Telkwa Metallurgical Coal Project

Project Background

The Project sits in the Telkwa Coalfield, located within the southern reaches of the Bowser Basin, which also hosts Atrum Coal NL’s (ASX:ATU) Groundhog project ~300km to the north.


Figure 1:  Telkwa Project Location (Source: Ministry of Energy and Mines British Columbia Coal Overview 2015)

The Project is located immediately adjacent to Canadian National Rail’s (CNR) mainline that runs direct to the deepwater Port of Prince Rupert. It is a relatively short 390km rail haul from the Project’s planned siding direct to Ridley Island Coal Terminal (RICT), located at Prince Rupert. RICT states that it currently has 18Mtpa installed and operating capacity that can be expanded to 25Mtpa within 24 months.

The Directors believe current annual coal exports from RICT are around 3.5Mtpa which means there is more than sufficient port capacity for the foreseeable future.

Historical reports indicate coal mining commenced in the Telkwa area in the 1920s and continued up until the early 1970s supporting domestic industrial demand. In addition, the Project area has been explored extensively from the 1950s to the end of the 1990s. Exploration included 828 drill holes, of which 321 were cored for coal sampling and analysis, along with two major bulk samples and extensive trenching.

The Project was the subject of a feasibility study completed in 1996 (1996 Feasibility Study) and an environmental impact assessment in 1997, designed to support a mining permit application for a 1.5Mtpa clean PCI/thermal open pit coal mine. At the time, PCI and thermal coal prices did not support the capital investment to build a mine and since then, the Project has stood dormant.

Coal Resource and Coal Quality

TCL commissioned a Canadian National Instrument 43-101 JORC Compliant Technical Report in February 2015 (Report), which confirmed that of a 165Mt coal Resource, 89Mt was in the Measured Resource category, as defined by the JORC Code. The Project includes three open pit areas all within close proximity. The coal resource is summarized in the following table.

Pit Areas  Measured  Indicated  Inferred  TOTAL
 Tenas  40,329,000  0  0  40,329,000
 Goathorn  35,505,000  26,394,000  27,067,000  88,966,000
 Telkwa North  13,279,000  15,643,000  6,345,000  35,267,000
TOTAL  89,113,000  42,037,000  33,412,000  165,562,000

TCL also commissioned a report to assess coal quality and coal market options in July 2015. Results of that report position Telkwa coal as a semi-soft coking coal competing alongside Queensland and New South Wales semi-soft coking coals as summarized below.

Air Dried Telkwa
Low Ash Product
Telkwa
High Ash Product
NSW
SSCC
QLD
SSCC
% Moisture 1.12 1.12 7-11 9-10
% VM 24.6 24.6 33-37 25-26
% Ash 7.4 10.4 6.5-10.5 9-10
% Sulphur 0.90 1.20 0.45-1.05  0.50-0.55 
% FC 66.9 63.9 50-60  64-66 
FSI 3-5 1-3 3-6  3-4 
Max Fluidity 2-17 2-17 100-500  15-50 
Rank 0.88 0.79 0.80  1.05 
CSR 41-47 32-38 25-30  32-35 

Summary of Project Information

The Telkwa Coalfield developed along the northern flank of the Skeena Arch near the southern limit of sedimentary rocks in the Bowser Basin. More than 500m of coal-bearing strata, referred to as the Lower Cretaceous Skeena Group are present in this area. The Tenas area includes up to 13 coal seams with a cumulative coal thickness of 11.6m over an interval of about 55m. In the Goathorn and Telkwa North areas there are up to 17 coal seams with an average cumulative thickness of 20.5m over an interval of 85 m. The deposit type for the Tenas area is described in the Report as “Moderate”, and for the Telklwa North and Goathorn areas, as “Complex”.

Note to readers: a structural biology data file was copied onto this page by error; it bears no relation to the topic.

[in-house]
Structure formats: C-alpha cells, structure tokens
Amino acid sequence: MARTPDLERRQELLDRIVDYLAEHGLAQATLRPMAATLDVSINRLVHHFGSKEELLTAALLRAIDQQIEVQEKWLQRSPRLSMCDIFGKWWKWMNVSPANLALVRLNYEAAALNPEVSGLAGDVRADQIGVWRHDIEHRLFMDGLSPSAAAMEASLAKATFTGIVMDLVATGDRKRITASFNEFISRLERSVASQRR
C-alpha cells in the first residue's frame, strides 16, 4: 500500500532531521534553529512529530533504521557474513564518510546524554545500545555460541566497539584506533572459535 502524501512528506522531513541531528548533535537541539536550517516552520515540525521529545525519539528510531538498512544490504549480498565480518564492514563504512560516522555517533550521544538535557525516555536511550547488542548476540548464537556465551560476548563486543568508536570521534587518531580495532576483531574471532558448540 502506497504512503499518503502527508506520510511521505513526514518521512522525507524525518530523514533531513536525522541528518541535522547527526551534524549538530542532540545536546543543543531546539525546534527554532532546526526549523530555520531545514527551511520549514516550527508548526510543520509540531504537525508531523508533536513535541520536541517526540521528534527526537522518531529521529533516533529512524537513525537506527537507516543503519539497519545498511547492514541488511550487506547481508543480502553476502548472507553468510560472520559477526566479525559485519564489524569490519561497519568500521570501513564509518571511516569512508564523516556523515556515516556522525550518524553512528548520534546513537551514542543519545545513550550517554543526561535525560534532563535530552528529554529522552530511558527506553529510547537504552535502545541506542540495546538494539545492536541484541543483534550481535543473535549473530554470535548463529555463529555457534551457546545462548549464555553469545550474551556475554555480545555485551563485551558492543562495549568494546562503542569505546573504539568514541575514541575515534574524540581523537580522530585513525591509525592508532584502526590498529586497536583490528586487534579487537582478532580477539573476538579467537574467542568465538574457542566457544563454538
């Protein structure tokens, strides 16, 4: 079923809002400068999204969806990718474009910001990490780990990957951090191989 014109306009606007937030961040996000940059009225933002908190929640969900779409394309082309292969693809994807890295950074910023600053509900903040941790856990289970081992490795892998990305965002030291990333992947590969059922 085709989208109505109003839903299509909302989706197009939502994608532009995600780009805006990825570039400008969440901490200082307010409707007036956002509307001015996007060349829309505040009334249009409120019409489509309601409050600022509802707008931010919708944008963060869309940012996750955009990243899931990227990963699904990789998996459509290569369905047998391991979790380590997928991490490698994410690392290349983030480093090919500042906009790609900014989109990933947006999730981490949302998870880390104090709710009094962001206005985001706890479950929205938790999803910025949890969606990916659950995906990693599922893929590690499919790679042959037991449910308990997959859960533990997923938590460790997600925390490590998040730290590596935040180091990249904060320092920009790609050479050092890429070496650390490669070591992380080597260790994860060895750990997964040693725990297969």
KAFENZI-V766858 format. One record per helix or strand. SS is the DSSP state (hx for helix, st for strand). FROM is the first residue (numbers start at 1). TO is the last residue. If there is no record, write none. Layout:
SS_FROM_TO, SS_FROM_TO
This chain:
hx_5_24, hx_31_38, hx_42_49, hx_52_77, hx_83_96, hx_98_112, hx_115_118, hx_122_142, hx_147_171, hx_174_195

A total of 828 holes have been drilled from 1979 to 1998, of which 507 were rotary and 321 were core. Coal samples were gathered from all coal seam intersections recovered from core drilling, and two bulk samples (219 ton in 1983 and 80 ton in 1996). Coal samples were sent to several laboratories for testing and analysis during this period. Analytical testing included individual seam analysis, product testing, complete washability analysis, and burn tests.

The Coal Resource estimate was prepared in accordance with the requirements of the Canadian National Instrument (NI) 43-101 and the CIM Definition Standards. NI 43-101 is the Canadian equivalent of the JORC Standard. The mineral resources are classified as to the assurance of their existence into one of three JORC equivalent categories, Measured, Indicated and Inferred. The Resource is reported as in-place tonnage down to a maximum strip ratio of 20:1 BCM/ROMt, which is the limit typically applied to coal in British Columbia. The Resource is not adjusted for mining losses or recovery, but does take into account a minimum mineable seam thickness and maximum included parting thickness.

The 1996 Feasibility Study contemplated the Resource would be progressively mined through three open pits, all within close proximity, and with all raw coal washed by a single coal handling and preparation plant strategically located. The Study also contemplated coal would be conveyed by truck along a 6km designated haul road to a planned rail siding.